After some time passed and I was able to appreciate Lou’s leadership advice, and since that conversation, I have been hyper aware of not repeating this same mistake. It’s also been interesting how I am now more sensitive to appreciating how others in leadership positions verbally and in writing give credit to their team’s. Or, whether they chose words which I chose during that moment in time which made others potentially think I was taking credit for everything the team I was leading had or was about to accomplish.

Last week I was watching a live post game conversation with a sports coach, and the journalist kept trying to almost trap the sports coach into taking full credit verbally for the winning results. What happened instead, was this coach gave credit to his assistant coaches, the supporting staff and then the athletes for their accomplishment. He never even alluded to the fact he had contributed to the win, and it was incredibly refreshing to see his approach. It was this interview that triggered me to reflect upon to the opposite experience I had with Lou. Seeing and hearing this coach’s response almost brought me to tears, as his demonstration of being unselfish was so authentic. I will add it was impressive too.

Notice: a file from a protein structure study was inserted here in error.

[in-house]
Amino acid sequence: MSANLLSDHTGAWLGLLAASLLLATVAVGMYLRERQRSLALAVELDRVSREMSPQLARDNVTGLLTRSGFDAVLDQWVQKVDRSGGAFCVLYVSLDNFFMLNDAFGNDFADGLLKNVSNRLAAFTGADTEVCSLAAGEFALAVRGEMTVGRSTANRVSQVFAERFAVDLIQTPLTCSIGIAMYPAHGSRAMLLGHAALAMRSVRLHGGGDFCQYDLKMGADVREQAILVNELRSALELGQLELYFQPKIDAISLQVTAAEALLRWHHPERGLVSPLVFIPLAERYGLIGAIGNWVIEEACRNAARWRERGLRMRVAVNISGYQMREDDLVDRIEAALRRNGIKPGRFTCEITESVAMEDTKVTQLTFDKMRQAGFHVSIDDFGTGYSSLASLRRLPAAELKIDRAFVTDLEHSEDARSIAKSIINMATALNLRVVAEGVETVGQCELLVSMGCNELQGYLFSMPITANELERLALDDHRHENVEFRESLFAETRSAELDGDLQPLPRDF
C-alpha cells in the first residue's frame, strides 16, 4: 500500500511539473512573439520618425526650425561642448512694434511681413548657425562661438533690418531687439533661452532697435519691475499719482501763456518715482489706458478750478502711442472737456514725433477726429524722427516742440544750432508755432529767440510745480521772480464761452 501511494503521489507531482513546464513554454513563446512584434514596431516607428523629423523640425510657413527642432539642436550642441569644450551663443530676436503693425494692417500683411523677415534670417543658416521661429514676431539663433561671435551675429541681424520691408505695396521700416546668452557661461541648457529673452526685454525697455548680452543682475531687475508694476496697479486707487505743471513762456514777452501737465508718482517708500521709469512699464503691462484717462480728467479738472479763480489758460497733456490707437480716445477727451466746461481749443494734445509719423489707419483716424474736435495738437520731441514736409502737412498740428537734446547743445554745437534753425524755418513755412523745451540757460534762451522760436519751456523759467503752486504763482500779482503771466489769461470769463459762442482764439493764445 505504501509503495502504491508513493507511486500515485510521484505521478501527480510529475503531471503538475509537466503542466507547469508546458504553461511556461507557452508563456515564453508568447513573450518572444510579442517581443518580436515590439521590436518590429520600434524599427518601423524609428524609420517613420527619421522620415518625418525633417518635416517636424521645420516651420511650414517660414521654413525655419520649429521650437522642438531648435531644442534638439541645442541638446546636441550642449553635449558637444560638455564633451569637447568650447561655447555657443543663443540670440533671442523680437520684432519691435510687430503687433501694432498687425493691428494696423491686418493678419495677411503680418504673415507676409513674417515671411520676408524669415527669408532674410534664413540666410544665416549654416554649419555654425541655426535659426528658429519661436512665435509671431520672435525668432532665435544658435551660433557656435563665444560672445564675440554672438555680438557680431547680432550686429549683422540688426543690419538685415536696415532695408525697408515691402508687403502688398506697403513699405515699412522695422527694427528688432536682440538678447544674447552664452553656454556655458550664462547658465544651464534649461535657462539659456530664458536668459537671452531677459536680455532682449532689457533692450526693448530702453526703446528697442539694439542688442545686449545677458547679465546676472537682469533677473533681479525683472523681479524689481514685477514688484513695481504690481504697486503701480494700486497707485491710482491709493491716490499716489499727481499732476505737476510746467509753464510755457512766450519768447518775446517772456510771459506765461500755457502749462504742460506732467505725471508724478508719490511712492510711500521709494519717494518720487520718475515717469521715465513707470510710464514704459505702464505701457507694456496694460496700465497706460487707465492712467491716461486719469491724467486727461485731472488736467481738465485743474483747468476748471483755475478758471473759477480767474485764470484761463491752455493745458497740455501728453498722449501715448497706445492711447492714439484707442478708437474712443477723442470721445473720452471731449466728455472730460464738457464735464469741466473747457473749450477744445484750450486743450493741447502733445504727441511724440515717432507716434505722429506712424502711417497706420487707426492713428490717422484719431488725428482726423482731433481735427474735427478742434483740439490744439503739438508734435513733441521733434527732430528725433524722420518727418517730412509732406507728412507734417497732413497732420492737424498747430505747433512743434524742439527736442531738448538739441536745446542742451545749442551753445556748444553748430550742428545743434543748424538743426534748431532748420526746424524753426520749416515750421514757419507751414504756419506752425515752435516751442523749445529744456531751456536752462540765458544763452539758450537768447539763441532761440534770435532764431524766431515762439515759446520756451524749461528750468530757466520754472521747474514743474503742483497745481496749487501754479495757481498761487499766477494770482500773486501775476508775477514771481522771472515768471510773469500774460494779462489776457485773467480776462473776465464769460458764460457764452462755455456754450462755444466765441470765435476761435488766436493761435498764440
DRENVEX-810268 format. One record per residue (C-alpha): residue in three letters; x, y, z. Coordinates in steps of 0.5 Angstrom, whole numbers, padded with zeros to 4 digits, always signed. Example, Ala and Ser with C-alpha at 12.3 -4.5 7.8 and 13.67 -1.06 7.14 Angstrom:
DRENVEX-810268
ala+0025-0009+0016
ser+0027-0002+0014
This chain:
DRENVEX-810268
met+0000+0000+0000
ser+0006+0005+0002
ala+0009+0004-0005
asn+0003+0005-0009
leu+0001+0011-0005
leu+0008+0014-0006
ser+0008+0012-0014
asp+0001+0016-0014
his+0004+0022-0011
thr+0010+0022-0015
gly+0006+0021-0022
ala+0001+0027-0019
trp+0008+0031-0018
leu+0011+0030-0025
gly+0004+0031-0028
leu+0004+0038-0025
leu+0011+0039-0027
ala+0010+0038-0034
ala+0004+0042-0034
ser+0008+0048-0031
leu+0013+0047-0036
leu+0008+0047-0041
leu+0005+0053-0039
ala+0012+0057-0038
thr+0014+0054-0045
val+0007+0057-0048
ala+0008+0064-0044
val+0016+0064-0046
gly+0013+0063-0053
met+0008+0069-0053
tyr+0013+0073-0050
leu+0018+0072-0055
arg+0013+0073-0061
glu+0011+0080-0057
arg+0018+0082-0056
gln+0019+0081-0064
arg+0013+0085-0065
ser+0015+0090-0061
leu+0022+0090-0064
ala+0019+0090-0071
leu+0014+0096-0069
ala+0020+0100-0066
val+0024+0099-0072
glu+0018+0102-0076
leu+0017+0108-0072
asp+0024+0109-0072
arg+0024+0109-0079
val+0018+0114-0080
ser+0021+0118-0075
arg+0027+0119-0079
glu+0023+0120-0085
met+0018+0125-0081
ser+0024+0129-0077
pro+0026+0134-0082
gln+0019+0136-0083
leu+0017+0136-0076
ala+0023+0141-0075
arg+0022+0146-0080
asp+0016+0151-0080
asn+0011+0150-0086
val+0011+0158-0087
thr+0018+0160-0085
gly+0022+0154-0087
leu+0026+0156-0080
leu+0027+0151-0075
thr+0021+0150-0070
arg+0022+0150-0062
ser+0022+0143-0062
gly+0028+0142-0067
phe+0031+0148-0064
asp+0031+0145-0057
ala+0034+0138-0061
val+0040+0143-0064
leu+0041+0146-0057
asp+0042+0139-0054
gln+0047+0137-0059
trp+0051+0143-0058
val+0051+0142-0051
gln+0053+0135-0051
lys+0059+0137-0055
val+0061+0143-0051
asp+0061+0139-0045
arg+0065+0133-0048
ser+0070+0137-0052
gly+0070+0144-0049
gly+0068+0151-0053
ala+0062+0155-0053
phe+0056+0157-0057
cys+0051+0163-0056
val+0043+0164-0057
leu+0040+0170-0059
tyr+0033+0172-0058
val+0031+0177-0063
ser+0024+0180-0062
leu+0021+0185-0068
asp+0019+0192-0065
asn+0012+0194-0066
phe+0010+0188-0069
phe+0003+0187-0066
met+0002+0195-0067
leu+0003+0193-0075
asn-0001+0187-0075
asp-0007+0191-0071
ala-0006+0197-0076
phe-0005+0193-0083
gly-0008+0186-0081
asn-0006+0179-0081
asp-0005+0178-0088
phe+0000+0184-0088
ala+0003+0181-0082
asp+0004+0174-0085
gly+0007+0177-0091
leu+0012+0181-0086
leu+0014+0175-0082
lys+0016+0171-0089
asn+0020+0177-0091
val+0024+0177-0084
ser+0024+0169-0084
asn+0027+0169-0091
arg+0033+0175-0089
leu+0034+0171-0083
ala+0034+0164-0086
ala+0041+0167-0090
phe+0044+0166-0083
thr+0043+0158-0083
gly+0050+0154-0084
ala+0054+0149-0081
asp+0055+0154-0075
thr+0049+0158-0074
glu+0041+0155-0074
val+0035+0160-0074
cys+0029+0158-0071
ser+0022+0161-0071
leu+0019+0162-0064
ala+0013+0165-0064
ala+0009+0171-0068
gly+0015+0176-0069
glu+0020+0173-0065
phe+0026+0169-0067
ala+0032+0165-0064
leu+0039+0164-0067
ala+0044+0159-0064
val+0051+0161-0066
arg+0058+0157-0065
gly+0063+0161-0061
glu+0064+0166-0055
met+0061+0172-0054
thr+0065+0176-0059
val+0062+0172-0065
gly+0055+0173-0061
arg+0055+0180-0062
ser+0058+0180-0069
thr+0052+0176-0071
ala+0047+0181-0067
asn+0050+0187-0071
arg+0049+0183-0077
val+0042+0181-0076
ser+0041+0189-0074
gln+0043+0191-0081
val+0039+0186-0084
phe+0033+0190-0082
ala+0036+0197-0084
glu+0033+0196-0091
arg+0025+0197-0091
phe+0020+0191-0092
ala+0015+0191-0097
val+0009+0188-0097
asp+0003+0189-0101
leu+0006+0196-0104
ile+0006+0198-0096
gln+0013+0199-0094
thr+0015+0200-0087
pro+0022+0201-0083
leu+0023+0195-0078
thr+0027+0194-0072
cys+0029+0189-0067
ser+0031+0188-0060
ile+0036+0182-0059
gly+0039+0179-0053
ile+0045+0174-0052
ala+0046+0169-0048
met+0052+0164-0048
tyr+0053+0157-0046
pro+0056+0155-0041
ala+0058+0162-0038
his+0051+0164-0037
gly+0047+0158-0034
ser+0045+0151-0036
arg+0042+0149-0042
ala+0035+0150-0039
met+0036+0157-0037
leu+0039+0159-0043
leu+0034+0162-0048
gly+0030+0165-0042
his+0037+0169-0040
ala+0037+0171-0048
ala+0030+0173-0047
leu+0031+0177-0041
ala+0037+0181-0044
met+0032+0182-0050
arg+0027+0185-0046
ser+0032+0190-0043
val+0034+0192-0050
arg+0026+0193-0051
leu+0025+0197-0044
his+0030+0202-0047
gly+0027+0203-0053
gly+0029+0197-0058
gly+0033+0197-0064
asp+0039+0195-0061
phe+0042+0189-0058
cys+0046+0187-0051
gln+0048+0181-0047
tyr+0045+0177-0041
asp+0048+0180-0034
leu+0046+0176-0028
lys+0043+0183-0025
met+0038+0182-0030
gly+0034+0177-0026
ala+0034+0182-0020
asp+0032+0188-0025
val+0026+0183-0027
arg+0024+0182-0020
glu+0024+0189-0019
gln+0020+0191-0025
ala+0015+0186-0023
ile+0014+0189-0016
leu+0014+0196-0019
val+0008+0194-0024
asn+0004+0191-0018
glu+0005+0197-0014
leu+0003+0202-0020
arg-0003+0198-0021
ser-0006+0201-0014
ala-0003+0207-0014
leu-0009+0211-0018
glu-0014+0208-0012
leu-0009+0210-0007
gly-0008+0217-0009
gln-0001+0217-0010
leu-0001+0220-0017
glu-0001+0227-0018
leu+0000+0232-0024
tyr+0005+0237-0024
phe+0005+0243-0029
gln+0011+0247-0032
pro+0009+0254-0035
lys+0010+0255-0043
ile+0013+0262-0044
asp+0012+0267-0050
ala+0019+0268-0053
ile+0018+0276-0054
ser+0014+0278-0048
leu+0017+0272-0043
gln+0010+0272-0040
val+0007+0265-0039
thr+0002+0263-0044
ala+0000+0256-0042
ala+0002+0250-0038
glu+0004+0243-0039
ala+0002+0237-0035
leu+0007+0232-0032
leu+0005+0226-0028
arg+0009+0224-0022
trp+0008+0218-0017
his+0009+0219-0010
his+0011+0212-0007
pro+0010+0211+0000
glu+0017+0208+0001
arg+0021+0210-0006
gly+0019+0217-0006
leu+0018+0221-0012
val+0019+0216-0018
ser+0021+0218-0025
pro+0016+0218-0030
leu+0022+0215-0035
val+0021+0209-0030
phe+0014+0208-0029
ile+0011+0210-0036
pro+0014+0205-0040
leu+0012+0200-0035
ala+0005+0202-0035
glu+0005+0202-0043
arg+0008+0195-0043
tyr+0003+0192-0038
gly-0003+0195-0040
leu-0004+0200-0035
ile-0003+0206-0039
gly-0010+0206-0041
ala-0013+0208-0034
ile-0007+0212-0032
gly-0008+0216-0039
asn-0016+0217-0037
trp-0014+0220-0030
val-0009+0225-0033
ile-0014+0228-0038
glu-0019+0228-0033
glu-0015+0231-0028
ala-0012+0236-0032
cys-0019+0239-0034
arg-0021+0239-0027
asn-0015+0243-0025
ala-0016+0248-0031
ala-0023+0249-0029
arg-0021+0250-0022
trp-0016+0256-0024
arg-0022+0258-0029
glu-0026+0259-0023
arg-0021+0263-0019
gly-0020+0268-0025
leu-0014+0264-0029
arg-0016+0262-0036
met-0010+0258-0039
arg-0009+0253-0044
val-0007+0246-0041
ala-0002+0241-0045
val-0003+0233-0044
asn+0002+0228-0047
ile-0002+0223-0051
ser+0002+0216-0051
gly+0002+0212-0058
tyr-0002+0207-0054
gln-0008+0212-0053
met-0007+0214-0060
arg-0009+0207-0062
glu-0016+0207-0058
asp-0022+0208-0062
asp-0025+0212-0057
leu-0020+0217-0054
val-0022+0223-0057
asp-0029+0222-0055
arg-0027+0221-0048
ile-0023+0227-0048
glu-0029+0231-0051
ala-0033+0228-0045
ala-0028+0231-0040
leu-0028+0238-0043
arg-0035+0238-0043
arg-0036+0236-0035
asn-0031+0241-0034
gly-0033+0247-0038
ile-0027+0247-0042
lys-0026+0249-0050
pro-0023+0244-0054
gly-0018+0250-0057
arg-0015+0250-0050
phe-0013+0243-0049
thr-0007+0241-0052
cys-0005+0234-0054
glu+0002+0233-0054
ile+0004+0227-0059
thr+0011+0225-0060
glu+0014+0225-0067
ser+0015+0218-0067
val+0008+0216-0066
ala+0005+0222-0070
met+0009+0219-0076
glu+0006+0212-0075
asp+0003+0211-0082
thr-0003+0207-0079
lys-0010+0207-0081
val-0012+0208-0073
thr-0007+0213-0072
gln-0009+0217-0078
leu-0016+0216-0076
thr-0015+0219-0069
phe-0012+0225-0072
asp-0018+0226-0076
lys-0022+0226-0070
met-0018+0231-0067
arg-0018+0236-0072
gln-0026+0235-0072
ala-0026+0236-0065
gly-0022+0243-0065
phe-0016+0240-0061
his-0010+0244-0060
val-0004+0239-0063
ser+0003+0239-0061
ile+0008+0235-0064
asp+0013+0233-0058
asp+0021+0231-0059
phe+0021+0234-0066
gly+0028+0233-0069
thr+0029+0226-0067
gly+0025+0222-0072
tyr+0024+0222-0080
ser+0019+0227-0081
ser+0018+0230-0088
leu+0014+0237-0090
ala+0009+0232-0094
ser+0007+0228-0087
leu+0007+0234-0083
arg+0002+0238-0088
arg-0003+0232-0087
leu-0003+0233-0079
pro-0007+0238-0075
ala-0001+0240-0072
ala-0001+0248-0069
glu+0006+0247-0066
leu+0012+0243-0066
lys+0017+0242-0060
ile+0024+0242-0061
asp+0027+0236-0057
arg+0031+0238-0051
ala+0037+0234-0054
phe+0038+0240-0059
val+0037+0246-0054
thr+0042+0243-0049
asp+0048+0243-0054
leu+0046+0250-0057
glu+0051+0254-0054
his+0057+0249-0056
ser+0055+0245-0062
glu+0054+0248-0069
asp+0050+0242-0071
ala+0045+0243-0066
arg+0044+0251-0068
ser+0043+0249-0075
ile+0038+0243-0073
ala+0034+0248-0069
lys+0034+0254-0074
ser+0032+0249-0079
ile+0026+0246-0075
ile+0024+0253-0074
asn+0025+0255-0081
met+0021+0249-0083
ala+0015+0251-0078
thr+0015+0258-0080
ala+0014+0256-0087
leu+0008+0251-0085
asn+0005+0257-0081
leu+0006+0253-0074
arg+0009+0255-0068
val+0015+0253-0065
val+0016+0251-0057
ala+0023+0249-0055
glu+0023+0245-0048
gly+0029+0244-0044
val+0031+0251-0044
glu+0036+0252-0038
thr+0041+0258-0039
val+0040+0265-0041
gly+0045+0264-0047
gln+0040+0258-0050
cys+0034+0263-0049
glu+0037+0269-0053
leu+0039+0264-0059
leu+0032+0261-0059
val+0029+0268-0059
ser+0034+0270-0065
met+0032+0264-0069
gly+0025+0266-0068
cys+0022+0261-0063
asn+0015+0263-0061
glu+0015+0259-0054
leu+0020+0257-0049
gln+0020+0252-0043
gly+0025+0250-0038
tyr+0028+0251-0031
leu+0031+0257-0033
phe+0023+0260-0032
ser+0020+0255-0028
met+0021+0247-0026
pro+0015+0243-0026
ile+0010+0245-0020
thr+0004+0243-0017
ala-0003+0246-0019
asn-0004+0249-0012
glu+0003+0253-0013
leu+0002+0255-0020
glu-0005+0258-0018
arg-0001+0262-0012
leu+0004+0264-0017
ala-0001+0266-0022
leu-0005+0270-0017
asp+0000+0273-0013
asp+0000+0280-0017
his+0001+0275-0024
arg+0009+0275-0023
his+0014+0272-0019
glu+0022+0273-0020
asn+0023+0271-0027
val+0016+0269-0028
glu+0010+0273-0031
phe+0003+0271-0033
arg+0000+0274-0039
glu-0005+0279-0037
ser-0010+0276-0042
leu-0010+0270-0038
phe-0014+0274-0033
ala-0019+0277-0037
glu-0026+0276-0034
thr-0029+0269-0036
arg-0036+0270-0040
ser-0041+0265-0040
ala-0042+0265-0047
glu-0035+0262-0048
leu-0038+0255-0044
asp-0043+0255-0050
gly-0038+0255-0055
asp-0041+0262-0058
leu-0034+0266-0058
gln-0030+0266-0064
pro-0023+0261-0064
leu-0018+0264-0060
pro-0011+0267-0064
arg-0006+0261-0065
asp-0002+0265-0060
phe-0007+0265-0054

If you are either unaware or know a leader, sports coach or someone who impacts others that isn’t choosing the right verbiage or isn’t giving their team’s the credit they deserve verbally or in writing, here are some suggestions to address this scenario.

  • Leveraging hypothetical scenarios in conversation with someone who isn’t seeing or appreciating what you are trying to help them with is a technique I use which significantly helps get your point across. It might take multiple examples, so keep coming up with new ones until the person grasps the concept.
  • Consider asking the person if they are aware of the fact they do not or are not regularly giving credit to both their support staff and the team they are leading. If a person hasn’t been taught or is used to giving praise and credit to others, they may not be comfortable doing so. It will take them practice getting to the point they can do this well, and more often.